Sri Lanka’s one medical historian, Dr. C.G. Uragoda, in his 1996 research study ‘Surgery in Sri Lanka – the past’ acknowledges Dr. Green’s status as the foremost pioneer medical surgeon of colonial Ceylon. While citing from a 1849 Green’s letter to his brother, in which the missionary doctor reported, “I have removed lots of tumors, have operated for cataract several times, for strangulated hernia once, amputated the arm once…” Uragoda wondered

“Green could not have accomplished such a formidable list of surgical operations without anesthesia, but nowhere does he mention the anesthetic used.”

For details of medical procedures used by Dr. Green and the then prevailing social norms of Jaffna, one has to study the 456 page book, compiled by Ebenezer Cutler, entitled Life and Letters of Samuel Fisk Green, M.D. of Green Hill (privately) published in 1891. With some fortuitous luck, in 2004, I did purchase a hard cover copy of this book, via an internet vendor in Fort Lauderdale, Florida, for 114.50 US dollars. From an inscription in the inside cover page of the book, which states “with kindest regards of Andrew Green” and dated “Green Hill, July 15, 1903”, I inferred that this Andrew Green was a brother of Dr. Green and had been a recipient of many letters from his sibling.

This book is notable for providing a list of Tamil students who were trained by Dr. Green, from “class of 1848-50”, to “class of 1872-75”. It does also provide a photograph of students who attended Dr. Green’s first medical class (1848-50). This may be one of the earliest photographs taken in Jaffna. I provide a scan of it nearby.  That Dr. Green had managed to record the physical features of his Tamil students indicate his medical curiosity for preserving history for posterity.

Mr. Cutler’s book also mentions a segment of Dr. Green’s will.  In this will, Dr. Green had written as follows:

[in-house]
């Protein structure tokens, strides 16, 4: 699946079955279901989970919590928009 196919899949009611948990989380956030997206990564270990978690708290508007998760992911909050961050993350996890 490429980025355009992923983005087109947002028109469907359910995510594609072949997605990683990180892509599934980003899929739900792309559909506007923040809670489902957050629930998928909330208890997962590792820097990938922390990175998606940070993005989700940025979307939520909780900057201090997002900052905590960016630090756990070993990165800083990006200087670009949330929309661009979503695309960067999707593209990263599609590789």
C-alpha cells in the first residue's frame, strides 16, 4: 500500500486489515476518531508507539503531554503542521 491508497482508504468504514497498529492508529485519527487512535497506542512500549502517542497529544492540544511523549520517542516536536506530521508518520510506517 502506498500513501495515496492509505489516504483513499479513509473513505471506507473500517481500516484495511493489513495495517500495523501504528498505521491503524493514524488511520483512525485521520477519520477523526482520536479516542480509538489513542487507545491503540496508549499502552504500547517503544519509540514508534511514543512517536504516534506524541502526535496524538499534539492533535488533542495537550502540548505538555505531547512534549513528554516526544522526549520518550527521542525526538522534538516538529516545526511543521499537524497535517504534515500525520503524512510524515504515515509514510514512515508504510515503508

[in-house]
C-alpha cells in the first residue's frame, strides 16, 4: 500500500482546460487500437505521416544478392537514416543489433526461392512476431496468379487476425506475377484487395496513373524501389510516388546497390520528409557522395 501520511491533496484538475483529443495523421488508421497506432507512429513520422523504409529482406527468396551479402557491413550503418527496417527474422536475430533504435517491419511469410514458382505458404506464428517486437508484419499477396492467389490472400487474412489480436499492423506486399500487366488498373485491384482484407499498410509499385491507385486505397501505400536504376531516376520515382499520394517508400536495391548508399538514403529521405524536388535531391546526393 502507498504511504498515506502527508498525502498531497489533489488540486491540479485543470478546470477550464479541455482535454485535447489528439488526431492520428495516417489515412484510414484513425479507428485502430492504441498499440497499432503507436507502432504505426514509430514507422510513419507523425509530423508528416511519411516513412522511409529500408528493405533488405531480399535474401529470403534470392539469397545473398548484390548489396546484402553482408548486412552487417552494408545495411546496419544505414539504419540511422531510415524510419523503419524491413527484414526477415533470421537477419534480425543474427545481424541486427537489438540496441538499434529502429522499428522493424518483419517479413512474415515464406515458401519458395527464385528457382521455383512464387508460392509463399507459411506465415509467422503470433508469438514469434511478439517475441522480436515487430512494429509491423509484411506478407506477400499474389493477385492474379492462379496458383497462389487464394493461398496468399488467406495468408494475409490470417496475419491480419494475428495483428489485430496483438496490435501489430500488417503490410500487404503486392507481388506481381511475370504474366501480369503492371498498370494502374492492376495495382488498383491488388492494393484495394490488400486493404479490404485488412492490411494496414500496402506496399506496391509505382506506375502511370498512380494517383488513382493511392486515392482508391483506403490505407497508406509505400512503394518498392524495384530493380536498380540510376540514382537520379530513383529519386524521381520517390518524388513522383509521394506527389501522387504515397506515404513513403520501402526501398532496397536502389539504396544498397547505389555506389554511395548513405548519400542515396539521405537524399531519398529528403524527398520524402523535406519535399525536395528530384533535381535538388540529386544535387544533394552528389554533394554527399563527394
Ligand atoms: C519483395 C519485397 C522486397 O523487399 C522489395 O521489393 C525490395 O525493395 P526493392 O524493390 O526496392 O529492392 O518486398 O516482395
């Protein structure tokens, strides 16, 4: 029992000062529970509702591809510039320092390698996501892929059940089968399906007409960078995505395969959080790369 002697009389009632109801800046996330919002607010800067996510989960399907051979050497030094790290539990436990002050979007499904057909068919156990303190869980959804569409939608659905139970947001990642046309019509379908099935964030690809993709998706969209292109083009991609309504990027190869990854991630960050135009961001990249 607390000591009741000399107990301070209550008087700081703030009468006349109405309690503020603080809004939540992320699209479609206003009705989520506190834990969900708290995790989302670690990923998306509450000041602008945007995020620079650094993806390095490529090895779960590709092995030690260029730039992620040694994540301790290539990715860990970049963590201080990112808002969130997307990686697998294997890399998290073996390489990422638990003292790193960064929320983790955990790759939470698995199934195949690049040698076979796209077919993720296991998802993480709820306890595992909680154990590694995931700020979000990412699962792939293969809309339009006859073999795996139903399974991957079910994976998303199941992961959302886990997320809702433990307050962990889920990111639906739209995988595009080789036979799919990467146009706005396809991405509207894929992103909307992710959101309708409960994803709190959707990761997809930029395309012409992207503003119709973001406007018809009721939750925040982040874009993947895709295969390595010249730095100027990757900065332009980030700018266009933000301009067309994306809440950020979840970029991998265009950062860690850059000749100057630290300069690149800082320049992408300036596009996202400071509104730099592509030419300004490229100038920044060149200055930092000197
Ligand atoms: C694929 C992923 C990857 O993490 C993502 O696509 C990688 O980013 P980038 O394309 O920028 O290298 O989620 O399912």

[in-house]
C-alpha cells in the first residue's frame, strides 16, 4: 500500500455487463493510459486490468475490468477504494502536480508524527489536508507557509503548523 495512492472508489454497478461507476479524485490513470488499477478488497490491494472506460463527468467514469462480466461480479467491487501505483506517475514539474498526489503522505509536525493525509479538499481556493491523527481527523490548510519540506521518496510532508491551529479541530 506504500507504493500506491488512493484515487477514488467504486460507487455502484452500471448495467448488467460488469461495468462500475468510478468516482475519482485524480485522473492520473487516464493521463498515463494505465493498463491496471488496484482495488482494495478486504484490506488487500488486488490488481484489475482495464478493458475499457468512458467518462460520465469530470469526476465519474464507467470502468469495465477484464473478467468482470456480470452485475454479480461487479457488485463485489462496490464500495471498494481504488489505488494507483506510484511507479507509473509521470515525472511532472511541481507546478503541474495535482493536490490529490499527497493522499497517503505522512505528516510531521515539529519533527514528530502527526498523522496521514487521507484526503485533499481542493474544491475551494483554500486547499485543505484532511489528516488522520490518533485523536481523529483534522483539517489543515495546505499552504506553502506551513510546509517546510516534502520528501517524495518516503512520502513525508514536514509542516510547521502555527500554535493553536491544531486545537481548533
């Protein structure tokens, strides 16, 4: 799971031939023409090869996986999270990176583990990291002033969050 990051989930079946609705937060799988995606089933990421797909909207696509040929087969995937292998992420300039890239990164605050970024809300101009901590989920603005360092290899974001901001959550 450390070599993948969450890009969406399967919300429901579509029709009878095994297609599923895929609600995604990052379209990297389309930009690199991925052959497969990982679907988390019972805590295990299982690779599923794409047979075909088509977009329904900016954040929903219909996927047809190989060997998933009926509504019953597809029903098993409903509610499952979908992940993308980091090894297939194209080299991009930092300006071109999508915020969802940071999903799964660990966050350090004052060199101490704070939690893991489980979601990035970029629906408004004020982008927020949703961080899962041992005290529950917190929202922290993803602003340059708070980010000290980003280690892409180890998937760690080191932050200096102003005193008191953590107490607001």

“I wish that my funeral may be conducted as inexpensively as may consist with decency and order. Let the exercises be simply to edification; and of the dead, speak neither blame or praise.

Should I ever have a gravestone, let it be plain and simple, and bear the following inscription: viz.,




Jesus my all

What fascinates me about Dr. Green’s professional career in Jaffna soil is that, he was contemporary of Nallur Arumuga Navalar (1822-1879). Curiously, both were born in the same year 1822, within the span of less than 100 days. Both of them would have been adversaries in the religious battles, then staged in the Jaffna soil. There is no doubt that the remarkable career of Dr. Green in Jaffna still waits for in-depth studies. Time permitting, I’ll cover more about Dr.Green’s letters presented in the 1891 book later.

Cited Sources

Cutler E. (compiler). Life and Letters of Samuel Fisk Green, M.D., of Green Hill. Printed for family friends. 1891.456 pp.

 Goonetileke H.A.I. Images of Sri Lanka through American Eyes: Travellers in Ceylon in the 19th and 20th Centuries, International Communication Agency, Embassy of the USA, Colombo, 1976, pp. 16-26.

Malone D (ed). Dictionary of American Biography, vol. 8, Charles Scribner’s Sons, New York, 1963 reprint, pp. 68-69.

Mission in Ceylon: Extracts from the Missionary Journal of Messers. Warren, Richards, Meigs, Poor and Bardwell, commenced at Colombo, March 26, 1816. The Panoplist and Missionary Magazine (Boston), 1817, vol.13, 380-384.

Uragoda, C.G. Surgery in Sri Lanka – the past. Ceylon Medical Journal, Sept. 1996, vol.41, no.3, 111-114.